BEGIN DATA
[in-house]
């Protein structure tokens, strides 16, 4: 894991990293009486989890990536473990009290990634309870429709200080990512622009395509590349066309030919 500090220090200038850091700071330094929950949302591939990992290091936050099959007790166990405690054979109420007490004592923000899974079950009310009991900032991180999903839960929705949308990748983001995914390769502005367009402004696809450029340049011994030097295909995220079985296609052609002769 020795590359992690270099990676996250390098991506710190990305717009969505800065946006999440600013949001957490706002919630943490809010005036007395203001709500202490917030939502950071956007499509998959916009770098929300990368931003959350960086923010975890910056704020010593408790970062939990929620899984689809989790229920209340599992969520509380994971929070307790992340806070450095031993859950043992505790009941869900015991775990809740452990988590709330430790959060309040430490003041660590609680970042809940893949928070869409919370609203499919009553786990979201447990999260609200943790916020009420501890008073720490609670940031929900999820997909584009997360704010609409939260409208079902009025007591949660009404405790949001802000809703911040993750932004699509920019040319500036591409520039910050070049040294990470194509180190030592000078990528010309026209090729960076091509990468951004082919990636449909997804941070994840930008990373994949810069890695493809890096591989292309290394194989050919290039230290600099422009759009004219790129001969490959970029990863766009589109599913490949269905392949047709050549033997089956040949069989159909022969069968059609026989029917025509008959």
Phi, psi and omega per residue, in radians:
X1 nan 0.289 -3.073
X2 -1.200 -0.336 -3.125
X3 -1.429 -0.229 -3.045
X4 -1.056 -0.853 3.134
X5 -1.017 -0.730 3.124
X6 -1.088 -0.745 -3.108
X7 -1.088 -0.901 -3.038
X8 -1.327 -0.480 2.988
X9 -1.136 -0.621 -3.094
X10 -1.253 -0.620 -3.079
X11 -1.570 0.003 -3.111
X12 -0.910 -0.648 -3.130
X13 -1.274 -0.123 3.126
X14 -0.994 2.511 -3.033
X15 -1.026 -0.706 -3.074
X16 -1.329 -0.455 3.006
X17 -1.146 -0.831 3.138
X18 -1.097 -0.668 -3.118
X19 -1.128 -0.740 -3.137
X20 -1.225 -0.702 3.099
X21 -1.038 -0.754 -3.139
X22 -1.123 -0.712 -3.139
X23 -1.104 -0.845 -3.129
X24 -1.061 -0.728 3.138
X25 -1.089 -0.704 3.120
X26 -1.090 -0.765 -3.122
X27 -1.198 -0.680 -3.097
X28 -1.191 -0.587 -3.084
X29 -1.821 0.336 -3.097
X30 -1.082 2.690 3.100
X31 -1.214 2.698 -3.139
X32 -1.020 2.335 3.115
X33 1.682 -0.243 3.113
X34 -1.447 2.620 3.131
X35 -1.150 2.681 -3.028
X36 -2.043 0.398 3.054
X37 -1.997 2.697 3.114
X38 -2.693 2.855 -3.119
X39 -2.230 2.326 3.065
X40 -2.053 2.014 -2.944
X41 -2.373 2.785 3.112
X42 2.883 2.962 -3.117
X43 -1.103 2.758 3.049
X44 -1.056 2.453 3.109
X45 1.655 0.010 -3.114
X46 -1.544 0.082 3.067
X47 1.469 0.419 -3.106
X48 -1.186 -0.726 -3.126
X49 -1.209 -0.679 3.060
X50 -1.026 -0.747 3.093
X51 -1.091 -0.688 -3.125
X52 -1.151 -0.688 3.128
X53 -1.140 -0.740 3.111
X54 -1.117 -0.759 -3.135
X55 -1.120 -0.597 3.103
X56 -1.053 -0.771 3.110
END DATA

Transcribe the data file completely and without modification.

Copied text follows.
[in-house]
């Protein structure tokens, strides 16, 4: 894991990293009486989890990536473990009290990634309870429709200080990512622009395509590349066309030919 500090220090200038850091700071330094929950949302591939990992290091936050099959007790166990405690054979109420007490004592923000899974079950009310009991900032991180999903839960929705949308990748983001995914390769502005367009402004696809450029340049011994030097295909995220079985296609052609002769 020795590359992690270099990676996250390098991506710190990305717009969505800065946006999440600013949001957490706002919630943490809010005036007395203001709500202490917030939502950071956007499509998959916009770098929300990368931003959350960086923010975890910056704020010593408790970062939990929620899984689809989790229920209340599992969520509380994971929070307790992340806070450095031993859950043992505790009941869900015991775990809740452990988590709330430790959060309040430490003041660590609680970042809940893949928070869409919370609203499919009553786990979201447990999260609200943790916020009420501890008073720490609670940031929900999820997909584009997360704010609409939260409208079902009025007591949660009404405790949001802000809703911040993750932004699509920019040319500036591409520039910050070049040294990470194509180190030592000078990528010309026209090729960076091509990468951004082919990636449909997804941070994840930008990373994949810069890695493809890096591989292309290394194989050919290039230290600099422009759009004219790129001969490959970029990863766009589109599913490949269905392949047709050549033997089956040949069989159909022969069968059609026989029917025509008959």
Phi, psi and omega per residue, in radians:
X1 nan 0.289 -3.073
X2 -1.200 -0.336 -3.125
X3 -1.429 -0.229 -3.045
X4 -1.056 -0.853 3.134
X5 -1.017 -0.730 3.124
X6 -1.088 -0.745 -3.108
X7 -1.088 -0.901 -3.038
X8 -1.327 -0.480 2.988
X9 -1.136 -0.621 -3.094
X10 -1.253 -0.620 -3.079
X11 -1.570 0.003 -3.111
X12 -0.910 -0.648 -3.130
X13 -1.274 -0.123 3.126
X14 -0.994 2.511 -3.033
X15 -1.026 -0.706 -3.074
X16 -1.329 -0.455 3.006
X17 -1.146 -0.831 3.138
X18 -1.097 -0.668 -3.118
X19 -1.128 -0.740 -3.137
X20 -1.225 -0.702 3.099
X21 -1.038 -0.754 -3.139
X22 -1.123 -0.712 -3.139
X23 -1.104 -0.845 -3.129
X24 -1.061 -0.728 3.138
X25 -1.089 -0.704 3.120
X26 -1.090 -0.765 -3.122
X27 -1.198 -0.680 -3.097
X28 -1.191 -0.587 -3.084
X29 -1.821 0.336 -3.097
X30 -1.082 2.690 3.100
X31 -1.214 2.698 -3.139
X32 -1.020 2.335 3.115
X33 1.682 -0.243 3.113
X34 -1.447 2.620 3.131
X35 -1.150 2.681 -3.028
X36 -2.043 0.398 3.054
X37 -1.997 2.697 3.114
X38 -2.693 2.855 -3.119
X39 -2.230 2.326 3.065
X40 -2.053 2.014 -2.944
X41 -2.373 2.785 3.112
X42 2.883 2.962 -3.117
X43 -1.103 2.758 3.049
X44 -1.056 2.453 3.109
X45 1.655 0.010 -3.114
X46 -1.544 0.082 3.067
X47 1.469 0.419 -3.106
X48 -1.186 -0.726 -3.126
X49 -1.209 -0.679 3.060
X50 -1.026 -0.747 3.093
X51 -1.091 -0.688 -3.125
X52 -1.151 -0.688 3.128
X53 -1.140 -0.740 3.111
X54 -1.117 -0.759 -3.135
X55 -1.120 -0.597 3.103
X56 -1.053 -0.771 3.110